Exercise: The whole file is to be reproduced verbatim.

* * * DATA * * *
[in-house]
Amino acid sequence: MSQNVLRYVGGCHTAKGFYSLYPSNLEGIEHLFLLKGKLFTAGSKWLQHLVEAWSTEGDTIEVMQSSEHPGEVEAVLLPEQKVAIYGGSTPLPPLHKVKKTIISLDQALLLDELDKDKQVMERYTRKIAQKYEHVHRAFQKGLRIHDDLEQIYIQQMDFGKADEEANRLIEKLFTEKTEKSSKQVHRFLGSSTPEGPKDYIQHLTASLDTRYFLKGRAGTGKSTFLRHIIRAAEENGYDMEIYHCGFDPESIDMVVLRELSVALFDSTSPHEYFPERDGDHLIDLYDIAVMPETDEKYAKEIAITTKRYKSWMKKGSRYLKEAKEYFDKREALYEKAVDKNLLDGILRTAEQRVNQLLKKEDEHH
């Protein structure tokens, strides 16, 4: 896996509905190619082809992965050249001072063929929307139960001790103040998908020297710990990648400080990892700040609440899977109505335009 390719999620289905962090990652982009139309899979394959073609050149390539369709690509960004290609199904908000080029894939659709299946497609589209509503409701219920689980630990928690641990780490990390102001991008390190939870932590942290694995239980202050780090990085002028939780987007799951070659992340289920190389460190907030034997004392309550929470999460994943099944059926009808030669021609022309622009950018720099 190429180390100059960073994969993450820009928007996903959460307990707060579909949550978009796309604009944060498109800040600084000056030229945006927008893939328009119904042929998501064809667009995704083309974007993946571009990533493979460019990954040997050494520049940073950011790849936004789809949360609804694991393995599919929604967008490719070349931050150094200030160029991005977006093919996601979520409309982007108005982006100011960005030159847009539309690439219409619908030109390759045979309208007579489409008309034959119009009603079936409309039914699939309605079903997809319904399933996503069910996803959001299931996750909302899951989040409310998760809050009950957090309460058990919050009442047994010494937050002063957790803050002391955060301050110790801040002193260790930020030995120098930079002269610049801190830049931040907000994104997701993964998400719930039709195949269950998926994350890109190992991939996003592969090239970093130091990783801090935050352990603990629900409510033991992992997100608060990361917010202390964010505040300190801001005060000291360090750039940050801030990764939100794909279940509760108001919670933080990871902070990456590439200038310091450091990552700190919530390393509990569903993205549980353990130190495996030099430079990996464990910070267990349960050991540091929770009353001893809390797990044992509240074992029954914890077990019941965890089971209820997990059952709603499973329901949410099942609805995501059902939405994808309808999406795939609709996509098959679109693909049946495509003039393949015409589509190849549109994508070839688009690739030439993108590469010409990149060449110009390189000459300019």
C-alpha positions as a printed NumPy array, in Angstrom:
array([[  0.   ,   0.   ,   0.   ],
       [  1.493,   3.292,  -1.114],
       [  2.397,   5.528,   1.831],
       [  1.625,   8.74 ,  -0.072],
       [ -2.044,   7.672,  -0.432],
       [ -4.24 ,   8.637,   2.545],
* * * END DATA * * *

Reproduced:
[in-house]
Amino acid sequence: MSQNVLRYVGGCHTAKGFYSLYPSNLEGIEHLFLLKGKLFTAGSKWLQHLVEAWSTEGDTIEVMQSSEHPGEVEAVLLPEQKVAIYGGSTPLPPLHKVKKTIISLDQALLLDELDKDKQVMERYTRKIAQKYEHVHRAFQKGLRIHDDLEQIYIQQMDFGKADEEANRLIEKLFTEKTEKSSKQVHRFLGSSTPEGPKDYIQHLTASLDTRYFLKGRAGTGKSTFLRHIIRAAEENGYDMEIYHCGFDPESIDMVVLRELSVALFDSTSPHEYFPERDGDHLIDLYDIAVMPETDEKYAKEIAITTKRYKSWMKKGSRYLKEAKEYFDKREALYEKAVDKNLLDGILRTAEQRVNQLLKKEDEHH
């Protein structure tokens, strides 16, 4: 896996509905190619082809992965050249001072063929929307139960001790103040998908020297710990990648400080990892700040609440899977109505335009 390719999620289905962090990652982009139309899979394959073609050149390539369709690509960004290609199904908000080029894939659709299946497609589209509503409701219920689980630990928690641990780490990390102001991008390190939870932590942290694995239980202050780090990085002028939780987007799951070659992340289920190389460190907030034997004392309550929470999460994943099944059926009808030669021609022309622009950018720099 190429180390100059960073994969993450820009928007996903959460307990707060579909949550978009796309604009944060498109800040600084000056030229945006927008893939328009119904042929998501064809667009995704083309974007993946571009990533493979460019990954040997050494520049940073950011790849936004789809949360609804694991393995599919929604967008490719070349931050150094200030160029991005977006093919996601979520409309982007108005982006100011960005030159847009539309690439219409619908030109390759045979309208007579489409008309034959119009009603079936409309039914699939309605079903997809319904399933996503069910996803959001299931996750909302899951989040409310998760809050009950957090309460058990919050009442047994010494937050002063957790803050002391955060301050110790801040002193260790930020030995120098930079002269610049801190830049931040907000994104997701993964998400719930039709195949269950998926994350890109190992991939996003592969090239970093130091990783801090935050352990603990629900409510033991992992997100608060990361917010202390964010505040300190801001005060000291360090750039940050801030990764939100794909279940509760108001919670933080990871902070990456590439200038310091450091990552700190919530390393509990569903993205549980353990130190495996030099430079990996464990910070267990349960050991540091929770009353001893809390797990044992509240074992029954914890077990019941965890089971209820997990059952709603499973329901949410099942609805995501059902939405994808309808999406795939609709996509098959679109693909049946495509003039393949015409589509190849549109994508070839688009690739030439993108590469010409990149060449110009390189000459300019």
C-alpha positions as a printed NumPy array, in Angstrom:
array([[  0.   ,   0.   ,   0.   ],
       [  1.493,   3.292,  -1.114],
       [  2.397,   5.528,   1.831],
       [  1.625,   8.74 ,  -0.072],
       [ -2.044,   7.672,  -0.432],
       [ -4.24 ,   8.637,   2.545],